It has been found that if the effective liquid containing height H of the cylindrical upper portion 14 is limited relative to the diameter D (through point P) of the lower portion 12, the cup will have a self-righting tendency, even when filled with liquid. The ratio of the diameter D of lower portion 12 to the effective maximum height H of liquid in the upper portion 14, i.e., the distance from the point of tangency of the upper and lower wall portions 12, 14, (or the position of point P on the cup axis) to the underside of the lid transverse wall 22, in the illustrated embodiment is at least 4 and preferably greater, e.g., in the range of 4-5, to provide such self-righting ability. Thus, in a preferred embodiment, the outer diameter of the lower portion is 3.250 inches and the height of the upper portion is 1.099 inches, which is reduced by the distance d to which lid 20 protrudes into the cup, approximately 0.437 inches, to yield an effective height H for upper portion 14 of about 0.662 inches and a ratio D/H of 4.909, i.e., nearly 5.
It has been found that a cup so designed has a significant self-righting tendency, even when filled, without the addition of any weight to the cup bottom. It has been found to be desirable to add weight to the cup bottom to assure consistent righting of the filled cup when tipped. Weighting is necessary to assure righting of the partially filled cup. Thus a steel disc 36 is placed in the cup base and is sealed by plastic disc 38. In the illustrated embodiment, disc 36 weighs 26.6 grams and the total weight cup is about 77.4 grams, the cup being designed to hold approximately 6 (i.e., 6.25) fluid ounces.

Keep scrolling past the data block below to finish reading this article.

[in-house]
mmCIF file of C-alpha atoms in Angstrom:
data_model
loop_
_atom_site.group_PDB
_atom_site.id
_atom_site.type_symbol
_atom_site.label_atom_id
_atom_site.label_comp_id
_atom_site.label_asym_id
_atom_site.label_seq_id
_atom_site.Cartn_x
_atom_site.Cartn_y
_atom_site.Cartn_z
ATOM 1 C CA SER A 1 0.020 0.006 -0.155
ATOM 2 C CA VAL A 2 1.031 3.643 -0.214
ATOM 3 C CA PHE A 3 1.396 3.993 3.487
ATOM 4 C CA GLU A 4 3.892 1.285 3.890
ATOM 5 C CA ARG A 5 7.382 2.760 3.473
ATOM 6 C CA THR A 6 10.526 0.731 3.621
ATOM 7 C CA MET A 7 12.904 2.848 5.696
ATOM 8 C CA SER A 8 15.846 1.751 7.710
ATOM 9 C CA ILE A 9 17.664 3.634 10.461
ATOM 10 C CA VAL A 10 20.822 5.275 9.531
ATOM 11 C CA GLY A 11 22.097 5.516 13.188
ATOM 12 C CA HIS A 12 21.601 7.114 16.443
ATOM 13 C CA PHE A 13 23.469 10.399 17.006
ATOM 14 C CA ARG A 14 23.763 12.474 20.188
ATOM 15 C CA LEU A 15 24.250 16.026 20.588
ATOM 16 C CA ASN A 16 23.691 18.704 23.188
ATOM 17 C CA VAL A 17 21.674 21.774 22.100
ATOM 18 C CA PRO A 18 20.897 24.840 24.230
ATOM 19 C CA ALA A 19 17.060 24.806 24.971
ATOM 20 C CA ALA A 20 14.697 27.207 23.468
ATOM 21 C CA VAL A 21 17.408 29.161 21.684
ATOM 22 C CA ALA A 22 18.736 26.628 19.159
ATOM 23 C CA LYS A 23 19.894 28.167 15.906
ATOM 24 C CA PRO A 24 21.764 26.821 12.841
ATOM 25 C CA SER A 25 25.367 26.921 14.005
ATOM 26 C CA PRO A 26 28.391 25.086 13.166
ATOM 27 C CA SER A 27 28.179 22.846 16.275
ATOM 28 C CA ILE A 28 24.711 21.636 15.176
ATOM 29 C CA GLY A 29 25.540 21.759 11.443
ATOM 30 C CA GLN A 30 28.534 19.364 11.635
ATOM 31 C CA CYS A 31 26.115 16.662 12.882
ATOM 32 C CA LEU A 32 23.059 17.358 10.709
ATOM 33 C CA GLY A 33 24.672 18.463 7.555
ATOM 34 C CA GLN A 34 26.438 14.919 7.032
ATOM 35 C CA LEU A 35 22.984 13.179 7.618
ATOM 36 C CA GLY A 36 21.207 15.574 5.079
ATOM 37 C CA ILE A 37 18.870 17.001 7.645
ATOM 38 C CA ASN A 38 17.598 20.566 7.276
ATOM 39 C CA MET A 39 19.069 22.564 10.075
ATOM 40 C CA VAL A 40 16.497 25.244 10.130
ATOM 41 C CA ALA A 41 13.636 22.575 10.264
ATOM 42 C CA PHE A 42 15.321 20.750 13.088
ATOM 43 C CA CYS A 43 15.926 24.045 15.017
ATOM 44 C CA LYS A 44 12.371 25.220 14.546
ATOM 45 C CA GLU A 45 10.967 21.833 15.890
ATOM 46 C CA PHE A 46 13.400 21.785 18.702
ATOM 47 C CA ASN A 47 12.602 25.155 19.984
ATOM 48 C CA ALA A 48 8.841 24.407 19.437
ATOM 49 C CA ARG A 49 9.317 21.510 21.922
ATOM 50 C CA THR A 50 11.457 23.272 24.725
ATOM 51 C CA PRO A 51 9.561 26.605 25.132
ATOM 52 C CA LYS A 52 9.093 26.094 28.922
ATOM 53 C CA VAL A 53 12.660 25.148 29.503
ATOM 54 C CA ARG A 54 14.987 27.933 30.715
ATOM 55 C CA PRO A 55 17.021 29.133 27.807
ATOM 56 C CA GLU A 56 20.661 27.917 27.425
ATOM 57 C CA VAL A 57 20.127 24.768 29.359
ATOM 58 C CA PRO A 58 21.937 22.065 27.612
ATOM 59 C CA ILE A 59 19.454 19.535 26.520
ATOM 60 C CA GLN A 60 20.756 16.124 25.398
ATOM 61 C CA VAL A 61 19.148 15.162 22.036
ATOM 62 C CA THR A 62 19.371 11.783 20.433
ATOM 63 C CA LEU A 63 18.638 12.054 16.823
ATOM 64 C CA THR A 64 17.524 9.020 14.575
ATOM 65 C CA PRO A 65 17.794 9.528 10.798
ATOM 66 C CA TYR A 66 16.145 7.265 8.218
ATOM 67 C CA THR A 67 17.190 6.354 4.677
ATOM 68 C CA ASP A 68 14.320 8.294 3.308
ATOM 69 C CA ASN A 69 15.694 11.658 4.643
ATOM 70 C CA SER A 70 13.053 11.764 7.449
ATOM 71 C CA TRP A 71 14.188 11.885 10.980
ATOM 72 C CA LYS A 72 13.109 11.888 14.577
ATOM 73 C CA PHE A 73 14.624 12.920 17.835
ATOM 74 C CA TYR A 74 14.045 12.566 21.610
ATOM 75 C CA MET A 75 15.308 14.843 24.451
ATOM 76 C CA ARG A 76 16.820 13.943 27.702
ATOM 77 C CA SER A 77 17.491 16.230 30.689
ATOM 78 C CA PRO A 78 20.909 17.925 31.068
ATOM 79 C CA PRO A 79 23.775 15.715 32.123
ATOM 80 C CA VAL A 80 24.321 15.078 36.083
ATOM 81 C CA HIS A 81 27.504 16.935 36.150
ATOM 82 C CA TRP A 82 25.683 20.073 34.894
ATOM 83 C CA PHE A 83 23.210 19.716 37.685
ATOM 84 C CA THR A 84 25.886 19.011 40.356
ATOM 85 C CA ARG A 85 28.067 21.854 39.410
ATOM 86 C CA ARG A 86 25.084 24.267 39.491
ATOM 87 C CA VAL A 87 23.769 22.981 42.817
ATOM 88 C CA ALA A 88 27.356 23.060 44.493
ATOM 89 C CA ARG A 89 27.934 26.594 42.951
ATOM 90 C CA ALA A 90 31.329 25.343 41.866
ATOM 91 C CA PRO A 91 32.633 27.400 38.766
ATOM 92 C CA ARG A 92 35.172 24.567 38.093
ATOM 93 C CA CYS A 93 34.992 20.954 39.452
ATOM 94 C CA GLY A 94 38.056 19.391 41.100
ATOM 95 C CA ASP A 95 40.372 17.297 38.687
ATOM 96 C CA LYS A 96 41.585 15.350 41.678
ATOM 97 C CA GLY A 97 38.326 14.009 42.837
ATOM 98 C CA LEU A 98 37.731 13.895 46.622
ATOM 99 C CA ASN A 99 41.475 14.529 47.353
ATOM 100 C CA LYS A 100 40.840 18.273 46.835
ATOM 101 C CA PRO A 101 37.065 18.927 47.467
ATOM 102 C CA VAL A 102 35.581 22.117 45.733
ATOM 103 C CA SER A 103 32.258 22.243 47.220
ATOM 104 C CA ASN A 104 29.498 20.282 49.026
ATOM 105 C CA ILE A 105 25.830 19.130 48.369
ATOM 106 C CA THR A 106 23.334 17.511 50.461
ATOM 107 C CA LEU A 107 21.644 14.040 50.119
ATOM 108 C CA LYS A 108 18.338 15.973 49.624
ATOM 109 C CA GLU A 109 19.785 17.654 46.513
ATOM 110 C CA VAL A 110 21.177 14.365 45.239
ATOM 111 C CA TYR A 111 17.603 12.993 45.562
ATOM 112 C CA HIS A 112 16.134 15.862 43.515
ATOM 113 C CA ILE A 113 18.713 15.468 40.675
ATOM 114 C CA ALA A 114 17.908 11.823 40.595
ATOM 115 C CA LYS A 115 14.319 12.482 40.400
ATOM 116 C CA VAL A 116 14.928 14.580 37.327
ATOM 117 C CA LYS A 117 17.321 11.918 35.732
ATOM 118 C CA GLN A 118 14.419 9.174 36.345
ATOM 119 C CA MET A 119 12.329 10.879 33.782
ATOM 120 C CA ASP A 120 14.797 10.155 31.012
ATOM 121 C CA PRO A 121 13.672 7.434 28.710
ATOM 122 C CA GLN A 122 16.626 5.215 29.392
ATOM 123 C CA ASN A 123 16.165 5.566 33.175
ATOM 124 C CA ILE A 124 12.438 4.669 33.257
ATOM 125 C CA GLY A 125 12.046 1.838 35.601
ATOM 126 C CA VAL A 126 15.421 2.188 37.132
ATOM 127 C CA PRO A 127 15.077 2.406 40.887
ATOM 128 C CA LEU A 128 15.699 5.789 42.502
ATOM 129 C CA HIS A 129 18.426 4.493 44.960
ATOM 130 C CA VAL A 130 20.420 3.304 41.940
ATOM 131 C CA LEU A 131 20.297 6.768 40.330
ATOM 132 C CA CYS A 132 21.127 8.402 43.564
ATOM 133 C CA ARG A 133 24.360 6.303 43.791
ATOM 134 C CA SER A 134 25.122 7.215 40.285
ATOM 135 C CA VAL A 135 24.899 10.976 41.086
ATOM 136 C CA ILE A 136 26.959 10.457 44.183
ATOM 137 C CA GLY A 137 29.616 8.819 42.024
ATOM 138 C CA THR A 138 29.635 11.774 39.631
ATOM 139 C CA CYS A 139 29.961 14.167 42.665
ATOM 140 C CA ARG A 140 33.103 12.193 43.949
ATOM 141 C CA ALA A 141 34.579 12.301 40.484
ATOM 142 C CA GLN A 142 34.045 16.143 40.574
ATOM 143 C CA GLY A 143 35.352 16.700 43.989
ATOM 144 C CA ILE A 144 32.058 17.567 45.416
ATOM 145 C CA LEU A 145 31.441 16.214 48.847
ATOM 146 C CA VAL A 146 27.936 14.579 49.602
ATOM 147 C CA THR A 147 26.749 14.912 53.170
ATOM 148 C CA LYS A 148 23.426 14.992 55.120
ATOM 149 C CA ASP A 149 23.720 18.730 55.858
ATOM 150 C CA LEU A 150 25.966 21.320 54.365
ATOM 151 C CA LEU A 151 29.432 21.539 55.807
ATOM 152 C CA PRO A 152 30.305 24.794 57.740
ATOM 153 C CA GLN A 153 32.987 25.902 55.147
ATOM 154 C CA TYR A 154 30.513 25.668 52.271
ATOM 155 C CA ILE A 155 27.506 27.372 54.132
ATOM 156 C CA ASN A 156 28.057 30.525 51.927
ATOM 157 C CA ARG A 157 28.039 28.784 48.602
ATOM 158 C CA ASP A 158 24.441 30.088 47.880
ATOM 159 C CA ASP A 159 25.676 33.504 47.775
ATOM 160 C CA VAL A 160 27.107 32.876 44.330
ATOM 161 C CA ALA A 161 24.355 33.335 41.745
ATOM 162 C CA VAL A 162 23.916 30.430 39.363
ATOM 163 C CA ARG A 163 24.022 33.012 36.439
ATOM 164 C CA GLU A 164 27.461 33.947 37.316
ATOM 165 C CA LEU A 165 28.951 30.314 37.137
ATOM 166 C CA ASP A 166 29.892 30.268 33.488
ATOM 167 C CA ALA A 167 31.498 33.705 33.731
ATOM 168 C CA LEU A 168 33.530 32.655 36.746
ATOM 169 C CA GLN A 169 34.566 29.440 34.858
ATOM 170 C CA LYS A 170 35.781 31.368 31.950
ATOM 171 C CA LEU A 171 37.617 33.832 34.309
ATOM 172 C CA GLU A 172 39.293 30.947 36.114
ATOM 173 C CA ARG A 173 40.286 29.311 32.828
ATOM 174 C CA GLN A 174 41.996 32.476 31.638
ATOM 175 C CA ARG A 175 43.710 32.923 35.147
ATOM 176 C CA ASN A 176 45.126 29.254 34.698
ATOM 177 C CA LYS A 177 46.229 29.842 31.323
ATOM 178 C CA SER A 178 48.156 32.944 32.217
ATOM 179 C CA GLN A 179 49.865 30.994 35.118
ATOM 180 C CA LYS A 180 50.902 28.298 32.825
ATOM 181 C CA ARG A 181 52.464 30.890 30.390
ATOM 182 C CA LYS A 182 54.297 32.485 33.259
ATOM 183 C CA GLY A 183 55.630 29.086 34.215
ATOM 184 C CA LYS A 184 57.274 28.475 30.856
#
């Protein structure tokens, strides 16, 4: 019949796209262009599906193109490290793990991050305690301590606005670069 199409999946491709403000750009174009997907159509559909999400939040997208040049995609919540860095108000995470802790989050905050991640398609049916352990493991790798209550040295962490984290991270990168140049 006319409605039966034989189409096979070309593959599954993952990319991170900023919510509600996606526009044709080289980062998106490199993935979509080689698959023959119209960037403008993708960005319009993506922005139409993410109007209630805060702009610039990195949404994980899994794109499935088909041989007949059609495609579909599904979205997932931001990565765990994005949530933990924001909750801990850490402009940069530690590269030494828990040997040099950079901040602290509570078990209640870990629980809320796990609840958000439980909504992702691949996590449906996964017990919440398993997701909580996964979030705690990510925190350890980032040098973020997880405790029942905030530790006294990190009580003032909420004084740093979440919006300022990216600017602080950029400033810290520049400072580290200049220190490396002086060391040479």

In the illustrated embodiment, the cup is made of polypropylene. The lid is made of high density polyethylene. The cup and the lid are injection molded, the cup normally being made with handles 40, as shown in FIG. 2, and the lid being made with a tab 42, also shown in FIG. 2, for convenience in removing the lid from the cup. After the cup is molded, weight 36 is placed in the base and polypropylene disc 38 is placed over the weight and is sealed to the base by ultrasonic sealing, encapulating the steel disc 36 in the base of the cup.
In use the cup 10 is filled with liquid and cover 20 is placed on the cup. Should the cup be tipped the cup will right itself whether partially or completely filled. Advantageously, since the cup has a significant self-righting tendency without any weighting, when completely filled, only a small weight is required to be added to assure consistent righting of the cup when filled or only partially filled, resulting in a lightweight cup, e.g., weighing less than 15 grams per fluid ounce of cup capacity. Thus the 6.25 fluid ounce cup as above described has a total weight of 77.4 grams or 12.38 grams per fluid ounce capacity of the cup, weight 36 being 26.6 grams or approximately one-third (34.4%) of the total cup weight; typical available self-righting (approximately 6 fluid ounce) cups are not reliably self-righting when filled to capacity and are considerably heavier, ranging in weight from 136.8 to 156.8 grams or from about 20.2 to 23.9 grams per fluid ounce capacity. Thus, the present invention provides a reliably self-righting and relatively light weight cup.
Other embodiments of this invention will occur to those skilled in the art which are within the scope of the following claims.
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|U.S. Classification||220/603, D07/900, 215/902, 215/387, 220/713, 215/376, D07/510, 220/627, 220/717, 215/398|
|Cooperative Classification||A47G19/2261, A47G2019/2294, A47G19/2272, Y10S215/902|
|European Classification||A47G19/22B10, A47G19/22B12G|